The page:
Your testimony is the opportunity to convey your story using your own words. Many times jurors will focus closely on a plaintiff’s behavior during testimony and will either find a plaintiff’s case to be more or less believable based on what they observe. If you are testifying during your trial, it is important that you spend a significant amount of time preparing for your testimony with your personal injury attorney in Jacksonville. While preparation cannot prepare you for everything, it can help you anticipate the types of questions you can expect to receive and make you feel more comfortable about telling your story.
Important Tips to Keep in Mind
There is no universal method by which testimony should be delivered but there are certain behaviors that are never acceptable for a witness to engage in.
Arguing with Opposing Counsel
A trial is an adversarial process and you cannot expect opposing counsel to go easy on you. If there is an opening to attack some portion of your testimony, you can expect opposing counsel to do just that. As a witness, it is important that you always keep your cool and never engage in an argument with opposing counsel. If opposing counsel is overstepping the line, you can expect that your personal injury attorney in Jacksonville will make the appropriate objection.
Bringing Documents to the Deposition Room without Your Attorney’s Consent
This is a huge mistake that many clients make. Any documents that you bring to the deposition room are discoverable. This means that opposing counsel can ask to obtain a copy and review the documents. This applies even if the document would not have been otherwise discoverable. If you have documents that you want to share with your personal injury lawyer in Jacksonville, discuss it with them before the deposition and most certainly before your case goes to trial. If you need documents to help recall certain events or data, discuss that with your attorney as well. Err on the side of caution and bring absolutely nothing with you except what your attorney approves.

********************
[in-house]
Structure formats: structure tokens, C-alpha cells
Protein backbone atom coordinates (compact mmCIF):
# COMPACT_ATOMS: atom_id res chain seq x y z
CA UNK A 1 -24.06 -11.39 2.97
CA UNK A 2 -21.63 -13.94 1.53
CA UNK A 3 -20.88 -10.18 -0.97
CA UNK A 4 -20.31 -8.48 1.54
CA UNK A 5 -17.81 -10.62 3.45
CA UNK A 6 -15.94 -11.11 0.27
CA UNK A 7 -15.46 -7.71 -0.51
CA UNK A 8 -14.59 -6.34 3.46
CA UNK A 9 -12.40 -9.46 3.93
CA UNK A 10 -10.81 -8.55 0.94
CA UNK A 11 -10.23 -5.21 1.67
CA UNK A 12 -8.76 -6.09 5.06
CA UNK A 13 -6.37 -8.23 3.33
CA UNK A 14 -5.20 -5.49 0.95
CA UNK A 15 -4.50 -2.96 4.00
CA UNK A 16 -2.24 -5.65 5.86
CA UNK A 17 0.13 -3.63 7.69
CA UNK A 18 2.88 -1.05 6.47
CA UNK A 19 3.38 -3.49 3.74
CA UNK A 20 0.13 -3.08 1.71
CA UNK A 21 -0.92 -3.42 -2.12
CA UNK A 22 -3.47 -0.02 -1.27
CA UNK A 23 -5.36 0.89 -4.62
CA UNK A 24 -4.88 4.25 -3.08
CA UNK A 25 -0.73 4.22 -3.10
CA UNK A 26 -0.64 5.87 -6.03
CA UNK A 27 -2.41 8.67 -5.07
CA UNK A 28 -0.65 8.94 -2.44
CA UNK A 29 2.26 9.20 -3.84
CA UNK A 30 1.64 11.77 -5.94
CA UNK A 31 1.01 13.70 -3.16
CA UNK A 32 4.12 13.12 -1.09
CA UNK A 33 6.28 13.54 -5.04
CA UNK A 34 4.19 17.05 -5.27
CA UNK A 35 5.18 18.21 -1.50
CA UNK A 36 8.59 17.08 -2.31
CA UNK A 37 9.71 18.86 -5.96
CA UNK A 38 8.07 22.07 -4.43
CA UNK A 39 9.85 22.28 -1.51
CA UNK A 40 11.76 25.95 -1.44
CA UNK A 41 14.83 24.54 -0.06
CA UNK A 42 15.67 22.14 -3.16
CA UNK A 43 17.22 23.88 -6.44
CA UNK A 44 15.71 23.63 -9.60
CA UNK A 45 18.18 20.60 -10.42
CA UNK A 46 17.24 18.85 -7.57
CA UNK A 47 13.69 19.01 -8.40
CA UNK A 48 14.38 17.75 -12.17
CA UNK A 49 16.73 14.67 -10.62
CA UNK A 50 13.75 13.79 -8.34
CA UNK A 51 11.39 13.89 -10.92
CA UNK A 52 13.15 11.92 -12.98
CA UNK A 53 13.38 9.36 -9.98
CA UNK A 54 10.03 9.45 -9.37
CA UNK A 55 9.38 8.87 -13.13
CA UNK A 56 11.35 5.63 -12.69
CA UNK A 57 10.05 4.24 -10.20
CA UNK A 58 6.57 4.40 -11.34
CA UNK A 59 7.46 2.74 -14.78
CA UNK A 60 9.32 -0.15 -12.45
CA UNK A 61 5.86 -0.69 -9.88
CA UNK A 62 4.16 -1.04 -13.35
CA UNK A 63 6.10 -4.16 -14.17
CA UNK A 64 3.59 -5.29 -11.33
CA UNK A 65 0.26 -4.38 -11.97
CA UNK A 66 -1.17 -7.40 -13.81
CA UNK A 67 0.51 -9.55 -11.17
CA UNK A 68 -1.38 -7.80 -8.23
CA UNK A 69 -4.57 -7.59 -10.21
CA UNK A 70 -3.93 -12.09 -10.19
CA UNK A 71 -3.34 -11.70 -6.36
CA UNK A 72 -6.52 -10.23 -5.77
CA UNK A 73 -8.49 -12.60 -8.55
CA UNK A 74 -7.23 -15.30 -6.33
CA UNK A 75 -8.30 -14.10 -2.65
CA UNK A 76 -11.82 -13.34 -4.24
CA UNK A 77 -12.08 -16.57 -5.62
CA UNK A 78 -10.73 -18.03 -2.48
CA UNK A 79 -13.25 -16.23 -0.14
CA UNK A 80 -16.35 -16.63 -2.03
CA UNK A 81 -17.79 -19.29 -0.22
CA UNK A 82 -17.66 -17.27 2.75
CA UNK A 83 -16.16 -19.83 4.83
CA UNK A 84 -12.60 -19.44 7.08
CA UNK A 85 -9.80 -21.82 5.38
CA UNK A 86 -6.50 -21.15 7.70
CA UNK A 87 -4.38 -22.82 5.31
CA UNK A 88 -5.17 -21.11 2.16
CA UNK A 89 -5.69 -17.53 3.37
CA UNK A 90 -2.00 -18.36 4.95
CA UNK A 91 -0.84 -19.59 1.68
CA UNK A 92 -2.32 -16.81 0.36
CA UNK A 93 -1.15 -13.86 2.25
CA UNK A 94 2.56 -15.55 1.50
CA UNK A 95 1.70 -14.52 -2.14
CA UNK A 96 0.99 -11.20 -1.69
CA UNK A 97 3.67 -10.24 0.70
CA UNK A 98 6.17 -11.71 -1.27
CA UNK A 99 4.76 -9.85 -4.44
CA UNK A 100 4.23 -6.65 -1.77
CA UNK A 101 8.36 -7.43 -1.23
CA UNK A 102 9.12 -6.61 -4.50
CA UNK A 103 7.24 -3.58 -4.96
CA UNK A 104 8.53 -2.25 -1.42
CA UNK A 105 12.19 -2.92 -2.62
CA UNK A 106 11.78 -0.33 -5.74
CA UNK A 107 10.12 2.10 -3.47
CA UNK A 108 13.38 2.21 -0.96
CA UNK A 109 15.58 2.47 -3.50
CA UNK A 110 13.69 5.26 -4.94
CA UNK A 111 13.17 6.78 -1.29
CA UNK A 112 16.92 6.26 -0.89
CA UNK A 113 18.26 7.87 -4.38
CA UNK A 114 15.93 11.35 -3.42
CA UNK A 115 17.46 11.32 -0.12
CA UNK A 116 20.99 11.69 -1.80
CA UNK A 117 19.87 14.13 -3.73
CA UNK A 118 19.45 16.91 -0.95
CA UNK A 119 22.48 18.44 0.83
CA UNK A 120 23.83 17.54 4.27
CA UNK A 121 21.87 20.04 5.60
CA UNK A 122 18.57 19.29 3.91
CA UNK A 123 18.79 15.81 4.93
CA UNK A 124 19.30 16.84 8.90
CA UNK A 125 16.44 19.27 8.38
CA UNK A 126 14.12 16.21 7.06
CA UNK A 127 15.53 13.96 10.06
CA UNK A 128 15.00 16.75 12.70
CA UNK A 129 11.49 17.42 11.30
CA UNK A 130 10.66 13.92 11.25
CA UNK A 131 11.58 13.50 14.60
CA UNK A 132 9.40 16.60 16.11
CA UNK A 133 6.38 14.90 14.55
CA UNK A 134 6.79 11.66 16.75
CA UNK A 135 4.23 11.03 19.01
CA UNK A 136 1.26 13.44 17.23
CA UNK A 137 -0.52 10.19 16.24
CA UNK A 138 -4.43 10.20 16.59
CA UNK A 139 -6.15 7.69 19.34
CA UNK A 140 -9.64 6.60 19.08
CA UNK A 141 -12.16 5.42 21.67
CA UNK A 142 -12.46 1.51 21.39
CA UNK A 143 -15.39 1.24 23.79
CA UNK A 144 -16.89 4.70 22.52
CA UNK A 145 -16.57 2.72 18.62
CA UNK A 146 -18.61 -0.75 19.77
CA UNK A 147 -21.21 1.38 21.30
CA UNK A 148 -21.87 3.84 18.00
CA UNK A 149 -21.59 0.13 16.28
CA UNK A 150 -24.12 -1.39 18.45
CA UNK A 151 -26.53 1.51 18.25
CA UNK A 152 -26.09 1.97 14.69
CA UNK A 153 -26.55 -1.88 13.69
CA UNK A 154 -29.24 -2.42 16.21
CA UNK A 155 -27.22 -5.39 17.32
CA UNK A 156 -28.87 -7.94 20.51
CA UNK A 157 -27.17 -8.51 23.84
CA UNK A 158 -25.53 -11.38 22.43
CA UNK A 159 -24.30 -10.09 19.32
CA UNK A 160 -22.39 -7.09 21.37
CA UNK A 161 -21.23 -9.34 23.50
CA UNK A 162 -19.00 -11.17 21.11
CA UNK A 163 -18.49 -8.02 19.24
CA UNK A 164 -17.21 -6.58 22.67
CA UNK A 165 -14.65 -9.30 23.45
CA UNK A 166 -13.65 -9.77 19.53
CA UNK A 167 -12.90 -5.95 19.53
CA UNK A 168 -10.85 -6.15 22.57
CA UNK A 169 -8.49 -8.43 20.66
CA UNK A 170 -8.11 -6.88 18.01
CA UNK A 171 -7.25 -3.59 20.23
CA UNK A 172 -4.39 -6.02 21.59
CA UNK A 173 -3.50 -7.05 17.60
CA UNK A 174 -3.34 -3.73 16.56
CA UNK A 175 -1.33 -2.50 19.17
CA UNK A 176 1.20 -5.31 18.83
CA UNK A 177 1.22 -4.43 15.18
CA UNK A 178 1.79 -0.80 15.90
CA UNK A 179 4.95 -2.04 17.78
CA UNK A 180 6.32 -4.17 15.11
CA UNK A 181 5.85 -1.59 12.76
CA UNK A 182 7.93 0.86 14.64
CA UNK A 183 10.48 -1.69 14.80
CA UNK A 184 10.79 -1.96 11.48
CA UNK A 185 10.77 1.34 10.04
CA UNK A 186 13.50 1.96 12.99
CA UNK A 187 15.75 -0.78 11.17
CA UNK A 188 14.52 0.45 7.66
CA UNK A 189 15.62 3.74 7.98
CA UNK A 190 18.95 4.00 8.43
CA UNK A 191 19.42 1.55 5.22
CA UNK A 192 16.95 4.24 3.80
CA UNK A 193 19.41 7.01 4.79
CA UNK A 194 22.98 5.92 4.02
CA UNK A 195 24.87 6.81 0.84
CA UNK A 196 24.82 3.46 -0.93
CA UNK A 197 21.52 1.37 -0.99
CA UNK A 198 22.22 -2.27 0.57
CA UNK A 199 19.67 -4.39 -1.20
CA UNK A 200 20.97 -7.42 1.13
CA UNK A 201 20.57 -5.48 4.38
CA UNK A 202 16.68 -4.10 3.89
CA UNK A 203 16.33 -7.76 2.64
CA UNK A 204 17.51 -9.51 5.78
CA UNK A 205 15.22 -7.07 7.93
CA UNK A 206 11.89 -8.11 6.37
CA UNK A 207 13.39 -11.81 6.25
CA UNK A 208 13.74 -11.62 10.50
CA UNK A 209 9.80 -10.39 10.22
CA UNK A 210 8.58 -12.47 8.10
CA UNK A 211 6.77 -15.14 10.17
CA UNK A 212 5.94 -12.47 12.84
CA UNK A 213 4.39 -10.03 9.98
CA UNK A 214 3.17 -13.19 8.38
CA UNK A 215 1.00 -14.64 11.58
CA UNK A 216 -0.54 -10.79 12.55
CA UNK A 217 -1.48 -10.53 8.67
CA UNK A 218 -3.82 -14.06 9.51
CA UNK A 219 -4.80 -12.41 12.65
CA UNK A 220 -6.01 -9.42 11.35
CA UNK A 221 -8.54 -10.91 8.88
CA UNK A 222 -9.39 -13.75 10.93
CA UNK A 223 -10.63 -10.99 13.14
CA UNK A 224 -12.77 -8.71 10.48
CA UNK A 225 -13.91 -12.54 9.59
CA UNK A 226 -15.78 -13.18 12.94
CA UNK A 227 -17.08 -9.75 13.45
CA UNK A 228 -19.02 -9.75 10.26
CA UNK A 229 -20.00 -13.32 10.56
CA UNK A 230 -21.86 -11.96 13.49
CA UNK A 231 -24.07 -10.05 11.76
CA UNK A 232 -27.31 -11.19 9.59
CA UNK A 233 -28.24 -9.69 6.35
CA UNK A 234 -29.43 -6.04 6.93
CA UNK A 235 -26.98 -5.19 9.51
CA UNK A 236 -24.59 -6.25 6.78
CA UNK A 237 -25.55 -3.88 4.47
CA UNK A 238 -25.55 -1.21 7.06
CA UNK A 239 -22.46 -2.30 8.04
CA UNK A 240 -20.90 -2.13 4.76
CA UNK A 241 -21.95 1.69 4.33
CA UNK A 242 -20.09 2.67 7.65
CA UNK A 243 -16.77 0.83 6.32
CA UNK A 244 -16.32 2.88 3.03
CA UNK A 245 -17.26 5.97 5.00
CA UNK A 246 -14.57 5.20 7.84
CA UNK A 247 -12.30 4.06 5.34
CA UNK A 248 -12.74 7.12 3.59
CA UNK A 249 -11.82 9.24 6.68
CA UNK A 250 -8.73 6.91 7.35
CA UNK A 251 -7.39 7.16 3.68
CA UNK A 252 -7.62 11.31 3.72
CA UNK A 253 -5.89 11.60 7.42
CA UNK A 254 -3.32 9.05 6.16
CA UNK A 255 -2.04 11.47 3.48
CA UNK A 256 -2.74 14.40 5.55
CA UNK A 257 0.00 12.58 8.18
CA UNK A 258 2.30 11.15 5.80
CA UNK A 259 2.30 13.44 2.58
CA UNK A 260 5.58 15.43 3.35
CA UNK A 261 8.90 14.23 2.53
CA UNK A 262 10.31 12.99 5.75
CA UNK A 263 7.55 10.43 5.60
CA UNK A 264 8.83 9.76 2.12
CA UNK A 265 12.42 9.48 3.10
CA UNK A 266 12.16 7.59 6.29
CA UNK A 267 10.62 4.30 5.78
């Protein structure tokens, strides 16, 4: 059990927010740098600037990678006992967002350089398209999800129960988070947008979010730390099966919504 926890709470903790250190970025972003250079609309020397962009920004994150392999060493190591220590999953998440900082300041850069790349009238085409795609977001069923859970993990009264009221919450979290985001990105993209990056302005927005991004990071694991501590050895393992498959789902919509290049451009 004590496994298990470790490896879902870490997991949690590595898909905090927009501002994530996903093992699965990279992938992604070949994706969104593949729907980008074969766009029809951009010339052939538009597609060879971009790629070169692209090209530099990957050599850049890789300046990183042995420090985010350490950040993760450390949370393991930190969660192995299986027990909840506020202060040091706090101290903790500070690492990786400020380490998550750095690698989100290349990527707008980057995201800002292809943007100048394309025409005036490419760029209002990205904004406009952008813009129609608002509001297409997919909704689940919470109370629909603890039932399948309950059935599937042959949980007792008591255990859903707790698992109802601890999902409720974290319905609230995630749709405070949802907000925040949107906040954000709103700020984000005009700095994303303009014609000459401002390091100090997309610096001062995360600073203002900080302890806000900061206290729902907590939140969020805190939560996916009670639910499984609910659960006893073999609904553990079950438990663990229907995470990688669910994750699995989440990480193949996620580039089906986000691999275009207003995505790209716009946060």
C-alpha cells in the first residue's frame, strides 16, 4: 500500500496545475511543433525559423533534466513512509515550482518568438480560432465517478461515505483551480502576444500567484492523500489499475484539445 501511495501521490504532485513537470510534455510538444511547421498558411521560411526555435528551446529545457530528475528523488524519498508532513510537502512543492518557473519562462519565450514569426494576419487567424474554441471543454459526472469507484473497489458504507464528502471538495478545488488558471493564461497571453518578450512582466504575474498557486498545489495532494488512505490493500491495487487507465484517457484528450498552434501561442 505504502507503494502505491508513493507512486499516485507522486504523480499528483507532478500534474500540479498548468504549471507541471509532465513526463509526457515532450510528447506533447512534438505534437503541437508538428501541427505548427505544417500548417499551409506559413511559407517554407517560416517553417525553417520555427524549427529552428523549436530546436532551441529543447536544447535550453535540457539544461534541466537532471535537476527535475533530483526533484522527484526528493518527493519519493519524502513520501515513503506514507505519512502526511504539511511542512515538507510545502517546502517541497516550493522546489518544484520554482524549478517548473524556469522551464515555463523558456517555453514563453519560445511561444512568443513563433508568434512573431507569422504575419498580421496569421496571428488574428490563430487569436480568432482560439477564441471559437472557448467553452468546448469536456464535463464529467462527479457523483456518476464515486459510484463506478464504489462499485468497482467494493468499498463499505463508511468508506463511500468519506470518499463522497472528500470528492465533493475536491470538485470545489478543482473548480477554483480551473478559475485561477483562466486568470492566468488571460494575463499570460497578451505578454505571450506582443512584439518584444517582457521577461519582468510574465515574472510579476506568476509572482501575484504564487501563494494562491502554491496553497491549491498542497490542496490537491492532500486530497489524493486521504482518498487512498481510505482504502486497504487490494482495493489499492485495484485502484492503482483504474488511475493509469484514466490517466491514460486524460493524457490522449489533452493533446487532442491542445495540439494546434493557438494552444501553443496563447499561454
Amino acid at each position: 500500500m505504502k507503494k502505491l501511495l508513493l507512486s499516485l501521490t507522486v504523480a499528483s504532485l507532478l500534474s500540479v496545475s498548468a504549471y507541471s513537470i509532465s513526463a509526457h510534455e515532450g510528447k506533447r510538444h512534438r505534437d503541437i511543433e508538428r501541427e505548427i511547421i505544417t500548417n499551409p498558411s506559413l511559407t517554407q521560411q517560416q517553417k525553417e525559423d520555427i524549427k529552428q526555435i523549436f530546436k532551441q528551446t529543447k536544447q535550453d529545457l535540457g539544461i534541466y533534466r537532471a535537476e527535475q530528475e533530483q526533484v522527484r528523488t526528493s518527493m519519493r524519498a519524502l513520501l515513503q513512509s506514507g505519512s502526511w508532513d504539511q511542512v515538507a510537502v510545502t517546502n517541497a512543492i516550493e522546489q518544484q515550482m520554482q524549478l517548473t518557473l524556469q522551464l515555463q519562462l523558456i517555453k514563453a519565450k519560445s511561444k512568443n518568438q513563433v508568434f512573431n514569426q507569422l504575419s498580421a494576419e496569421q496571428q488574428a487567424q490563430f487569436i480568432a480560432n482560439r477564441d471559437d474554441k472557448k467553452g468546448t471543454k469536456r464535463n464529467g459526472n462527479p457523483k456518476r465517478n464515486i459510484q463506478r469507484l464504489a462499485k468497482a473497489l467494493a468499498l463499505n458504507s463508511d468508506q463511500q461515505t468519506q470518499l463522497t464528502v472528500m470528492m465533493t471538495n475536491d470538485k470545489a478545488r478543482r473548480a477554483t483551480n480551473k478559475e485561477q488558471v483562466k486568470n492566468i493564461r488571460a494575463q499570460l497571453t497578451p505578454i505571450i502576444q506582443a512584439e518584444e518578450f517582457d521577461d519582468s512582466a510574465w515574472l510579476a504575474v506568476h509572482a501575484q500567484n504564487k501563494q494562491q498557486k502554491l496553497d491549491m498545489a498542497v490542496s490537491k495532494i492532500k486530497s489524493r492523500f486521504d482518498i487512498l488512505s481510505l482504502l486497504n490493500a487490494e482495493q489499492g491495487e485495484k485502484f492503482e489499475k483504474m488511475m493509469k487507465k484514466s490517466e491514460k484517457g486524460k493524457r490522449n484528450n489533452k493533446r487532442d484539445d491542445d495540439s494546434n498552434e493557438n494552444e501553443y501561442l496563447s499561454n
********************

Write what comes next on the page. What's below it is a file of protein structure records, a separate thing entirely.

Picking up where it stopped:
Not Telling the Truth
The worst thing that you can do as a witness is ruin your credibility by giving testimony that is not true. No matter what the question is or how detrimental you think the answer could be to your case, you must always tell the truth. If a problem is created, your attorney will find a way to try to minimize the damage but you must never knowingly tell a lie while giving testimony. If you cannot recall something it is ok to say so. Never make up facts or exaggerate details. Doing so will never help your case.
Contact our Personal Injury Attorney in Jacksonville
If you have been injured in an accident you may be entitled to financial compensation. Contact First Coast Accident Lawyers at (904) 278-1000 to discuss your case with our personal injury lawyer in Jacksonville. The sooner you make the call the sooner we can begin working for you. Call our office today to find out what legal rights you may have available.
John is a Jacksonville native who grew up on the First Coast. He graduated from Bishop Kenny High School in 1975 and went to college at Florida State University where he completed a 4-year program in 3 years. John graduated from the Florida State University College of Business in 1978 and went straight into Florida State University College of Law. While in law school, John earned a position on the prestigious Law Review Board serving as its Business Editor. As a law student, John studied in the Oxford program. He also interned with the Florida Legislature working in the Florida House of Representatives Criminal Justice Committee. John was admitted to the Florida Bar in 1981.
John began his legal career as a law school intern in the State Attorney's Office in Jacksonville in 1981. After his internship, legendary State Attorney Ed Austin hired John as a full-time Assistant State Attorney for the Fourth Judicial Circuit (Clay, Duval, and Nassau Counties). As a prosecutor, John tried jury and non-jury trial on charges ranging from DUI to Murder.
In 1983, John moved from the State Attorney's Office to begin his career in private practice. He has practiced law for 30 years on the First Coast. For the last 20 years, John and his family have made Clay County their home.
John limits his practice to personal injury and disability cases. While there are many fine attorneys in Clay County, John is one of only a few Clay County attorneys who limit their practice to personal injury and disability cases. John takes pride in helping clients resolve injury claims in ways that avoid the stress, uncertainty, and the expense of unnecessary litigation.
John is the past President of the Clay County Bar Association and has served on the Board of the Clay County Bar Association from 2009-2013. He is an active member of the Florida Bar, and the Federal Bar of the Middle and Southern Districts of Florida. He is also a member of the American Association of Justice, the Florida Association of Justice, the National Organization of Social Security Claimants' Representatives, and the National Organization of Veterans' Advocates.
Service to the Community
John is involved in the Clay County Community serving as a member and Director of the Rotary Club of Orange Park, of the Clay County Bar Association, and the Putnam County Bar Association.
The information provided on this web site is provided for general informational purposes only and should not be interpreted as legal advice. Every case is different and requires individual attention before such advice can be given. Neither the transmission nor receipt of general advice to or from our website will constitute an attorney-client relationship.